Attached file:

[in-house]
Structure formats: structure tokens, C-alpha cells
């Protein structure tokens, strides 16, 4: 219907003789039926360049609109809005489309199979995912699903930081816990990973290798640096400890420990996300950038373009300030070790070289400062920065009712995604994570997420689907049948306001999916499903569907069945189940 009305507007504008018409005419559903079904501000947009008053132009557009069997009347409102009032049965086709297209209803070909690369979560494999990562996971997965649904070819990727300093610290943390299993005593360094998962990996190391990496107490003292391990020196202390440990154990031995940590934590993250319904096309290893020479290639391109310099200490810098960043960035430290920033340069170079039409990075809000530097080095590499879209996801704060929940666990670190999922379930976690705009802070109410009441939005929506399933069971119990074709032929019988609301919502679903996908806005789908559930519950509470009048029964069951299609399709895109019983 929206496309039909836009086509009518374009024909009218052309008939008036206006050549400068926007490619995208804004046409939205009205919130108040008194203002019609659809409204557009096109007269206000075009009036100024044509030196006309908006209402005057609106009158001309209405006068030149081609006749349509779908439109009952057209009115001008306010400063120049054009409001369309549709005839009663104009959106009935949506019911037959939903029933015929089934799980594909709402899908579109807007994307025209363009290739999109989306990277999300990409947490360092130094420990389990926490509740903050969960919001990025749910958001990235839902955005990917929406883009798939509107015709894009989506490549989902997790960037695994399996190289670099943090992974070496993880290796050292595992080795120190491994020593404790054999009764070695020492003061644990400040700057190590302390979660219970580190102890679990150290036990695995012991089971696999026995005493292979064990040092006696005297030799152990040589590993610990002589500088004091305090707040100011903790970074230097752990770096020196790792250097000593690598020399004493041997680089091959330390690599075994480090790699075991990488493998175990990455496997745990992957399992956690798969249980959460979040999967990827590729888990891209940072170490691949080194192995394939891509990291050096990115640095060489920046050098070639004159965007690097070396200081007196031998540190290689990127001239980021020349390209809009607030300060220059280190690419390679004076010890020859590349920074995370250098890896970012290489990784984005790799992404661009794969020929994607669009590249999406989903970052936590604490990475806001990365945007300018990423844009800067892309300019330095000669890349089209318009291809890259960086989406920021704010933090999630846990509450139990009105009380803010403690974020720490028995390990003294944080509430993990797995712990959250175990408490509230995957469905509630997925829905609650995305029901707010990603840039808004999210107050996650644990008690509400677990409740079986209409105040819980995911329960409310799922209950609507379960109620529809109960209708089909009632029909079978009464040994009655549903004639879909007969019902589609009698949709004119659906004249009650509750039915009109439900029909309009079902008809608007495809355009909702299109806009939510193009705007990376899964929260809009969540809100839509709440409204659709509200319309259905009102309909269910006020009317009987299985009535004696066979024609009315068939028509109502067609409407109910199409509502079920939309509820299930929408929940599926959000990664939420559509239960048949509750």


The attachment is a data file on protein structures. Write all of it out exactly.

[in-house]
Structure formats: structure tokens, C-alpha cells
């Protein structure tokens, strides 16, 4: 219907003789039926360049609109809005489309199979995912699903930081816990990973290798640096400890420990996300950038373009300030070790070289400062920065009712995604994570997420689907049948306001999916499903569907069945189940 009305507007504008018409005419559903079904501000947009008053132009557009069997009347409102009032049965086709297209209803070909690369979560494999990562996971997965649904070819990727300093610290943390299993005593360094998962990996190391990496107490003292391990020196202390440990154990031995940590934590993250319904096309290893020479290639391109310099200490810098960043960035430290920033340069170079039409990075809000530097080095590499879209996801704060929940666990670190999922379930976690705009802070109410009441939005929506399933069971119990074709032929019988609301919502679903996908806005789908559930519950509470009048029964069951299609399709895109019983 929206496309039909836009086509009518374009024909009218052309008939008036206006050549400068926007490619995208804004046409939205009205919130108040008194203002019609659809409204557009096109007269206000075009009036100024044509030196006309908006209402005057609106009158001309209405006068030149081609006749349509779908439109009952057209009115001008306010400063120049054009409001369309549709005839009663104009959106009935949506019911037959939903029933015929089934799980594909709402899908579109807007994307025209363009290739999109989306990277999300990409947490360092130094420990389990926490509740903050969960919001990025749910958001990235839902955005990917929406883009798939509107015709894009989506490549989902997790960037695994399996190289670099943090992974070496993880290796050292595992080795120190491994020593404790054999009764070695020492003061644990400040700057190590302390979660219970580190102890679990150290036990695995012991089971696999026995005493292979064990040092006696005297030799152990040589590993610990002589500088004091305090707040100011903790970074230097752990770096020196790792250097000593690598020399004493041997680089091959330390690599075994480090790699075991990488493998175990990455496997745990992957399992956690798969249980959460979040999967990827590729888990891209940072170490691949080194192995394939891509990291050096990115640095060489920046050098070639004159965007690097070396200081007196031998540190290689990127001239980021020349390209809009607030300060220059280190690419390679004076010890020859590349920074995370250098890896970012290489990784984005790799992404661009794969020929994607669009590249999406989903970052936590604490990475806001990365945007300018990423844009800067892309300019330095000669890349089209318009291809890259960086989406920021704010933090999630846990509450139990009105009380803010403690974020720490028995390990003294944080509430993990797995712990959250175990408490509230995957469905509630997925829905609650995305029901707010990603840039808004999210107050996650644990008690509400677990409740079986209409105040819980995911329960409310799922209950609507379960109620529809109960209708089909009632029909079978009464040994009655549903004639879909007969019902589609009698949709004119659906004249009650509750039915009109439900029909309009079902008809608007495809355009909702299109806009939510193009705007990376899964929260809009969540809100839509709440409204659709509200319309259905009102309909269910006020009317009987299985009535004696066979024609009315068939028509109502067609409407109910199409509502079920939309509820299930929408929940599926959000990664939420559509239960048949509750």